Here's where you'll find us:
Facebook Group -

Meet Our Assistant Administrators

Cousin Russ and I knew we'd need help in the admin department when it comes to a Facebook group with 26,000+ members. We are happy to introduce our teammates:

Thank-fully Diane Gould Hall has agreed to continue as a member of the team established by our founder Susan Petersen. Diane serves us well with institutional knowledge about the group.  Look for her digital folders organization file with great ideas. Her blog is Michigan Family Trails.

Archivist Melissa LeMaster Barker joins the team with an eye to preservation, something organized genealogists must consider before the paperwork becomes overwhelming. She posts practically every day via Facebook, spotlighting unusual ephemera uncovered in her work at the Houston County, Tennessee Archives.

An experienced archives, library and online researcher, Pat O'Donnell Kuhn understands the challenges facing family historians and can help us avoid pitfalls. Her blog is Touching Family History.

Julie Goucher rounds out our team with an international flair, since she hails from England. We know her from hangouts and her work teaching us to write our personal histories. Her main blog is Angler's Rest and she coordinates the Worldwide Genealogy Blog.

Here's where you'll find us:
 Facebook Group -

ANNOUNCING: Our new FILES area on Facebook

It is my pleasure to announce that our favorite Cousin Russ Worthington has devised an ingenious way to access the 300+ files in The Organized Genealogist Facebook Group's file area. This is the plan:

FIRST, Russ created a Google Doc titled The Organized Genealogist File Listing Directory with clickable category links such as:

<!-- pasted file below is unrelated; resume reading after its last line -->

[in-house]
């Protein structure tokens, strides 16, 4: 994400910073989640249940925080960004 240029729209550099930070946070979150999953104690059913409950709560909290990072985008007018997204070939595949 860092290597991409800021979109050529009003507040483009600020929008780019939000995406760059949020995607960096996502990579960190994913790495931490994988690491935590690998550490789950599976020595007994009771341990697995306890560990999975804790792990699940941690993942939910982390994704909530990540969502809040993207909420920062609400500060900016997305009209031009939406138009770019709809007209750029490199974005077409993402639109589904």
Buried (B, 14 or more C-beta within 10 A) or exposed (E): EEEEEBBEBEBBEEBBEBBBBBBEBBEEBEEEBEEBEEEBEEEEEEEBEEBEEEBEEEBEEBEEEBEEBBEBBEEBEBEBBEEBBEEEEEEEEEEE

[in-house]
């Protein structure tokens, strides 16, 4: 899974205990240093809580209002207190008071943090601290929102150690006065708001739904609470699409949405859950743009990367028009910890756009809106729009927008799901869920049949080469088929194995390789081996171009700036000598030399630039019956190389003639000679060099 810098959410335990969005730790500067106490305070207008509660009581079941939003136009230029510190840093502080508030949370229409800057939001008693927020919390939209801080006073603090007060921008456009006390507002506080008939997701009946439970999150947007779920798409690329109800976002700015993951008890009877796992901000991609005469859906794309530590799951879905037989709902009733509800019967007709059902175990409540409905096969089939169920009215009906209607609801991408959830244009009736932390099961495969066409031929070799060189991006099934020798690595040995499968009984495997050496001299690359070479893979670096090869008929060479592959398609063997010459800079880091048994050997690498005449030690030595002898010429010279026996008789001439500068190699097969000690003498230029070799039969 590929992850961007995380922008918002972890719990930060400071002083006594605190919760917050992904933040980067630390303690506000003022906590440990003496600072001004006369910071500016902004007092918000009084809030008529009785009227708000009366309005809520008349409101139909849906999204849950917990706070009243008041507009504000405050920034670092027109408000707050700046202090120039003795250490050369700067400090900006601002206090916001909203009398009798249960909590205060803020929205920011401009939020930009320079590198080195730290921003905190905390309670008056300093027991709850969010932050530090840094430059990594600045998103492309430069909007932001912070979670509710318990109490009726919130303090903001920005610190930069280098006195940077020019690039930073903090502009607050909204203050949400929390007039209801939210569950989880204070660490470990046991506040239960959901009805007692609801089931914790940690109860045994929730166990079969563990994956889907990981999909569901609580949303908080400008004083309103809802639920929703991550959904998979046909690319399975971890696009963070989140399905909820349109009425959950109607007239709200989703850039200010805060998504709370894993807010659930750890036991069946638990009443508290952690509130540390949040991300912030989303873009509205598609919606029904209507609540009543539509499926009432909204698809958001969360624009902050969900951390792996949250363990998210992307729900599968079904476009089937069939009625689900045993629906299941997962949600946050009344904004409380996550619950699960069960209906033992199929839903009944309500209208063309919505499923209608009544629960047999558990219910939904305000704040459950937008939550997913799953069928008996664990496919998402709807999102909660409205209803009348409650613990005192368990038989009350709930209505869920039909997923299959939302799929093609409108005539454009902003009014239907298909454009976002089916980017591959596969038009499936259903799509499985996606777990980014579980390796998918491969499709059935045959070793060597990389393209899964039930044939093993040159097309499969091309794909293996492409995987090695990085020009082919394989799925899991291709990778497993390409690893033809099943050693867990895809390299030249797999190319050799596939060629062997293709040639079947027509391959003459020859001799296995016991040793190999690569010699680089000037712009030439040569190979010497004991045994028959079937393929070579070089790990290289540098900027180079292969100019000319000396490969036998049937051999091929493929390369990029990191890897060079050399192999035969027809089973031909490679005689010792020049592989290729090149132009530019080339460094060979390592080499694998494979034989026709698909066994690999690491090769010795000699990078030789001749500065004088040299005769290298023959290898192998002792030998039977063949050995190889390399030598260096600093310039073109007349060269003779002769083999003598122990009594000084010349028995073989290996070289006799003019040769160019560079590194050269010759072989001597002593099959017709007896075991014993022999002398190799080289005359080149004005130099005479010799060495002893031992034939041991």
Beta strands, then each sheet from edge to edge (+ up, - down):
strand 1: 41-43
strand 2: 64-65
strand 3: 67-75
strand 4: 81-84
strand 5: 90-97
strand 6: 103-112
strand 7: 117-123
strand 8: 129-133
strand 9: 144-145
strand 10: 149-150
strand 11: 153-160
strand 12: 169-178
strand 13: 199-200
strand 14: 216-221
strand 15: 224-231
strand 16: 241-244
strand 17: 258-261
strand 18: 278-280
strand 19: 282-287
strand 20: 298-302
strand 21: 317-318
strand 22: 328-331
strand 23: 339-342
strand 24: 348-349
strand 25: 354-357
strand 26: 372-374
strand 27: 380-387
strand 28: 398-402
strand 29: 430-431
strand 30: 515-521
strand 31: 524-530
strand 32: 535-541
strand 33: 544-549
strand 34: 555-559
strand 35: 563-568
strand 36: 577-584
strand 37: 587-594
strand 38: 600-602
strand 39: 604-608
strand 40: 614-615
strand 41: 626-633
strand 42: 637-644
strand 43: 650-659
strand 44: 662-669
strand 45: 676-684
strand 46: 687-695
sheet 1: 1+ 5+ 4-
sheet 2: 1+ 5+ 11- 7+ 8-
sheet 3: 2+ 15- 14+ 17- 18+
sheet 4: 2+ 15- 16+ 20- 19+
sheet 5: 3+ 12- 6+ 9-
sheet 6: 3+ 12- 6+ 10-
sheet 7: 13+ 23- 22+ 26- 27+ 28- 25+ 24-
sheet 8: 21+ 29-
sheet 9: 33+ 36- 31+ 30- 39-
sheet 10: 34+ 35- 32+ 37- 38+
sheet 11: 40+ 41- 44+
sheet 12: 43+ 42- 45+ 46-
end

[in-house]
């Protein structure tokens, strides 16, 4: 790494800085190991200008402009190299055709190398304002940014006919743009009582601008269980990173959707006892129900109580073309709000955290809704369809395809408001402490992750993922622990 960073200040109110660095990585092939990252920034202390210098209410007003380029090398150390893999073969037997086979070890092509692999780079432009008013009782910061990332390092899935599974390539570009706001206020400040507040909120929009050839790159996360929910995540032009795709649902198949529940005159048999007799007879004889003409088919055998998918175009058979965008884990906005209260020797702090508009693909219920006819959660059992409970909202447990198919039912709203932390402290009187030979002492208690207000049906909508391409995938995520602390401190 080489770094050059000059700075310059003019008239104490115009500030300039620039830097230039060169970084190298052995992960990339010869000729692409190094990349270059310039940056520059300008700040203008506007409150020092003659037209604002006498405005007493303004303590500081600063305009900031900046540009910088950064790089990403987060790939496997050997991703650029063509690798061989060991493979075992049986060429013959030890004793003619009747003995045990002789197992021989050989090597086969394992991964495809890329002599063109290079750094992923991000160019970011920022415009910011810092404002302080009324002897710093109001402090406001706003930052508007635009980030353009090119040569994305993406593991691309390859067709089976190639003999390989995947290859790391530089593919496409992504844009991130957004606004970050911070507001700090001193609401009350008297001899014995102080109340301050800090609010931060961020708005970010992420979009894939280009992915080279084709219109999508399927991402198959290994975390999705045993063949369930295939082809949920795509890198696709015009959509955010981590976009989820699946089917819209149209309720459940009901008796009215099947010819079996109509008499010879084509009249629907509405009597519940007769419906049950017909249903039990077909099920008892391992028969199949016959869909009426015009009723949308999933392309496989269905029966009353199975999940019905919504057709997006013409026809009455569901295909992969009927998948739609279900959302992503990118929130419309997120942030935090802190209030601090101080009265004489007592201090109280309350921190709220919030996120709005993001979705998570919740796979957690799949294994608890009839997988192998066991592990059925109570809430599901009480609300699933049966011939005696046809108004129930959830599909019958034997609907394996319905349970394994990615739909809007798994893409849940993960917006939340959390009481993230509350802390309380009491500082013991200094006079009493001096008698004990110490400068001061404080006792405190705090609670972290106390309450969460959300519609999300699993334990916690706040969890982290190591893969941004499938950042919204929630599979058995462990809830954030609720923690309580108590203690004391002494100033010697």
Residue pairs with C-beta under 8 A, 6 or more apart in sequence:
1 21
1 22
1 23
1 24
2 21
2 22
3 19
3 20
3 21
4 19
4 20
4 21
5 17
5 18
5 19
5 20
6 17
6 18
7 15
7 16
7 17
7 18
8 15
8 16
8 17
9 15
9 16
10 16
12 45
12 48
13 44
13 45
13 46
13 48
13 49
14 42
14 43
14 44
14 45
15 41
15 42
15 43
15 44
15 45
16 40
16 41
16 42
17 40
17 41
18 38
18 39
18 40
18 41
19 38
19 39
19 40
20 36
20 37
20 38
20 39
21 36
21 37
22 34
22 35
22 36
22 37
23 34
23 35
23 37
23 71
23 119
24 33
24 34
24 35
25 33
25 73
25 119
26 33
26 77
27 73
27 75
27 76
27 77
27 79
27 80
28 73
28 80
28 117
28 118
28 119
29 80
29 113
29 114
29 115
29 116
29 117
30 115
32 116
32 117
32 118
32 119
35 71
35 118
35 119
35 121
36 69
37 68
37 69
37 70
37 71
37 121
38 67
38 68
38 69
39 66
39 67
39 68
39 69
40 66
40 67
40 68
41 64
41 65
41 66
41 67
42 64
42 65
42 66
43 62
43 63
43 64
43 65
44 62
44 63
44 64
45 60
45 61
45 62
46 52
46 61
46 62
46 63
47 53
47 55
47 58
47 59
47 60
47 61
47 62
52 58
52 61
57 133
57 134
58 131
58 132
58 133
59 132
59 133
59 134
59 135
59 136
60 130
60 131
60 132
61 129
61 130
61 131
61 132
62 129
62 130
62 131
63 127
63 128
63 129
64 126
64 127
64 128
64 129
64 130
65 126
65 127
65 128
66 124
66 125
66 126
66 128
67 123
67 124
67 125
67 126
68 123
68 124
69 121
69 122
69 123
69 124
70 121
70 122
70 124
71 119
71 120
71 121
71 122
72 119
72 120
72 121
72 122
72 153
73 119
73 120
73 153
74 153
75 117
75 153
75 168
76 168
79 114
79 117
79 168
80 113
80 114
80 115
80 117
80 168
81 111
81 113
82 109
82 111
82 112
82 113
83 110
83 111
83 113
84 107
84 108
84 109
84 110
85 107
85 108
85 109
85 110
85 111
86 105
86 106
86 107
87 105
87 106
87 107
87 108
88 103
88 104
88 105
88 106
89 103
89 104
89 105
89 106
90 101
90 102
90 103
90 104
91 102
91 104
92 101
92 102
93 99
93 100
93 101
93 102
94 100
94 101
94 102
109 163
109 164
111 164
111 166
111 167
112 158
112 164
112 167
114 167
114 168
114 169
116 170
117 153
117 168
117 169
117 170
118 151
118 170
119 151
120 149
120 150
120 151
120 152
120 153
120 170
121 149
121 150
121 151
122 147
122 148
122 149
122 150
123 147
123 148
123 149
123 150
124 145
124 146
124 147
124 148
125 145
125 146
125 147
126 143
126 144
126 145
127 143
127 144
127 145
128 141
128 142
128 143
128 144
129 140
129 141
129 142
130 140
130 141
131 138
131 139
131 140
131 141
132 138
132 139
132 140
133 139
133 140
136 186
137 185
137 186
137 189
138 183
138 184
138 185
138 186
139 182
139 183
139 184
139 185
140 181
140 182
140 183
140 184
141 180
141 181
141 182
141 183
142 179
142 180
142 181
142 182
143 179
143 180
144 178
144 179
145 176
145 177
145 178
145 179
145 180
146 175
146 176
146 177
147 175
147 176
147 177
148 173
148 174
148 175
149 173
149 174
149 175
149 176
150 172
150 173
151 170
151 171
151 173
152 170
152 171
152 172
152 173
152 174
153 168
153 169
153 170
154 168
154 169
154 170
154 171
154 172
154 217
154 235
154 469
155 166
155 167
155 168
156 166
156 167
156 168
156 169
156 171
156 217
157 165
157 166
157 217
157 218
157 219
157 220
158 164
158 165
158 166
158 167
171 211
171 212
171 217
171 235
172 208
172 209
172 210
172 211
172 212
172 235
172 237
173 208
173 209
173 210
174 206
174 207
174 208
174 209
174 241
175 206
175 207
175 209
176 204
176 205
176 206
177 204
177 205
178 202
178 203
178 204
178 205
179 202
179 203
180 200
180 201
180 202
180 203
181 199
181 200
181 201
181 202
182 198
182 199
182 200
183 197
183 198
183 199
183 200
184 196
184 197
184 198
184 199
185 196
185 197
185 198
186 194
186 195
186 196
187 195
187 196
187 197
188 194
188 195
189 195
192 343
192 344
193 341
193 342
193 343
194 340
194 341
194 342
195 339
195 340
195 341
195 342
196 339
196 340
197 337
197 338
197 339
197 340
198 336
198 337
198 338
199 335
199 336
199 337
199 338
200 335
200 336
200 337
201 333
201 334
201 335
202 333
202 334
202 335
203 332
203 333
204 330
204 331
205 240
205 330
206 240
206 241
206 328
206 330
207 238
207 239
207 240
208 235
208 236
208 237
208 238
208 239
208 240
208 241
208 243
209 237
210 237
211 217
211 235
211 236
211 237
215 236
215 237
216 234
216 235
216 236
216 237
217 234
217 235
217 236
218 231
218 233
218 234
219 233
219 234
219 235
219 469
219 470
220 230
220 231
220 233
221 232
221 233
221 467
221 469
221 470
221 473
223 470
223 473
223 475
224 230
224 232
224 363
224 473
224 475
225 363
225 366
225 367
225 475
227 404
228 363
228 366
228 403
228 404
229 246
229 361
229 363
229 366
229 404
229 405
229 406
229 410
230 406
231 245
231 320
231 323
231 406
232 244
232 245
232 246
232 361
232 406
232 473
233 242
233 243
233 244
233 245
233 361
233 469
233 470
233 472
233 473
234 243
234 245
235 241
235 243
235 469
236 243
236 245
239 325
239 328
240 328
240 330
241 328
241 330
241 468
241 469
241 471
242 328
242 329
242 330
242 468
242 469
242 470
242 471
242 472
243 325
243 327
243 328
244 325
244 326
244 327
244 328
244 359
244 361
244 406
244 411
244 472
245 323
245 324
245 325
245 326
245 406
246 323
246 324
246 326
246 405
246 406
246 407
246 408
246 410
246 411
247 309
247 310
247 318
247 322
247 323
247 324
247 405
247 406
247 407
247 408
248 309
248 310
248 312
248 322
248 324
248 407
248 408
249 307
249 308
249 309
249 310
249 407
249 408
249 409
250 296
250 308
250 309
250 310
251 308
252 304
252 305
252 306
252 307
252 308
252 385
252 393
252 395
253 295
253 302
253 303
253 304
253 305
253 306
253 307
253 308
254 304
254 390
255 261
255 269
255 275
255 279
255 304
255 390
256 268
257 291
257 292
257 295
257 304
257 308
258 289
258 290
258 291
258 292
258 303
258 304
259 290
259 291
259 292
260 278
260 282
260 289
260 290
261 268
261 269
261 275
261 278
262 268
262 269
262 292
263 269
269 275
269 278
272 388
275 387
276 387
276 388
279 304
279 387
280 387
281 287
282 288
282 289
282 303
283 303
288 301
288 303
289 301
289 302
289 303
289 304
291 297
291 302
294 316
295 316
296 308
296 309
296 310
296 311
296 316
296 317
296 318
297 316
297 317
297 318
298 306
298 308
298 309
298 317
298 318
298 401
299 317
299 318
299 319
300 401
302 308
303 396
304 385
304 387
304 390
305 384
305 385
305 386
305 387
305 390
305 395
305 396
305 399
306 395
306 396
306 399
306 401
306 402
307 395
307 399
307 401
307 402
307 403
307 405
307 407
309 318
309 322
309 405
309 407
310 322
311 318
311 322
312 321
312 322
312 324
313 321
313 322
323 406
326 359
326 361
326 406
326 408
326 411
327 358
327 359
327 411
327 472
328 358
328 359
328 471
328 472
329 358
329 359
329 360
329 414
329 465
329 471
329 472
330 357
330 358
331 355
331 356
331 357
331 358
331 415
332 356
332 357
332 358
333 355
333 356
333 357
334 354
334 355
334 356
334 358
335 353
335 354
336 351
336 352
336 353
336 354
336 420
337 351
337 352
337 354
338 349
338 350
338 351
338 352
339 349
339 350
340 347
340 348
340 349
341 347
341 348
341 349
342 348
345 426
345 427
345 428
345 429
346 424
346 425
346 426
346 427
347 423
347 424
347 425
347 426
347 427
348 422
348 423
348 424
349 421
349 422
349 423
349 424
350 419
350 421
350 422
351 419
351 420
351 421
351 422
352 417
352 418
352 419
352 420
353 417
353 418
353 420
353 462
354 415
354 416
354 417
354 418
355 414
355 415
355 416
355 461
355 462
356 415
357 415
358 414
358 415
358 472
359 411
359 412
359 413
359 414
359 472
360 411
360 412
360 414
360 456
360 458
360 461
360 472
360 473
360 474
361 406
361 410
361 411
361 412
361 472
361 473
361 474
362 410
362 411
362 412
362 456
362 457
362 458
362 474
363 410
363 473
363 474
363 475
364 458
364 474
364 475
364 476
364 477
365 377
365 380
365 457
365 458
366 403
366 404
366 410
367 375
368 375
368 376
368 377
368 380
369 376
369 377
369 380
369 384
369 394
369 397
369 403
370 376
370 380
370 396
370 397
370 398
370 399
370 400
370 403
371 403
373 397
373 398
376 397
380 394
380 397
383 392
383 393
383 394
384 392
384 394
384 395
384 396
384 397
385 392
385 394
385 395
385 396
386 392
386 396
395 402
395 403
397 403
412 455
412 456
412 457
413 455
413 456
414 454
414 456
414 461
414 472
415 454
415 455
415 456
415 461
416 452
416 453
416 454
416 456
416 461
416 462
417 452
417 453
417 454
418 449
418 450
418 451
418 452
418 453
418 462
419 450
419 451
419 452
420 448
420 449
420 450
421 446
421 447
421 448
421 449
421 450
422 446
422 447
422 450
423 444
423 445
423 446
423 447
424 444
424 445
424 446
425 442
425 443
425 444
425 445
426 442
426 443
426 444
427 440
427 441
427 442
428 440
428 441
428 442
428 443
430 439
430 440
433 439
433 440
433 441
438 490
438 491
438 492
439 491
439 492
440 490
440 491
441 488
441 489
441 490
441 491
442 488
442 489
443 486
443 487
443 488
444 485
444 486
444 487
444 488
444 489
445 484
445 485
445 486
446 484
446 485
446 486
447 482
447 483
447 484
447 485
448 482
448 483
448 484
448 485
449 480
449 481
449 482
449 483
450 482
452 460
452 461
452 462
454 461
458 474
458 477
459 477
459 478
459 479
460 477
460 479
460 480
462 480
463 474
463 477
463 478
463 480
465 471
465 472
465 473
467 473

• Census
  • Checklists
  • Research
NEXT, Russ created a Google Sheet for each category, with the listing of files by name, date of upload and name of uploader.

THEN, Russ instructed the other group administrators to test out every link, to be sure each pointed to the correct file.

FINALLY, Russ created a short-subject video explaining how to use the The Organized Genealogist File Listing Directory, embedded below.

Here's where you'll find us:

Facebook Group -

Sunday, October 18, 2015

Organizing research plans?

HERE are things to consider, based on a recent thread in our Facebook group. Becky asked "Question on how to organise my research plans. I'm just setting up some templates to get myself more organised in moving forward with my research. I've never used Research Plans before so I've found a template i like but do i use this for each event/fact i research? birth, death, marriage, etc. or only the ones i have trouble finding? And if i use the Research Plans for all events/facts, do i use a separate plan for each 'fact' or one Research Plan per ancestor that encompasses them all?" [See: : viewed 18 Oct 2015]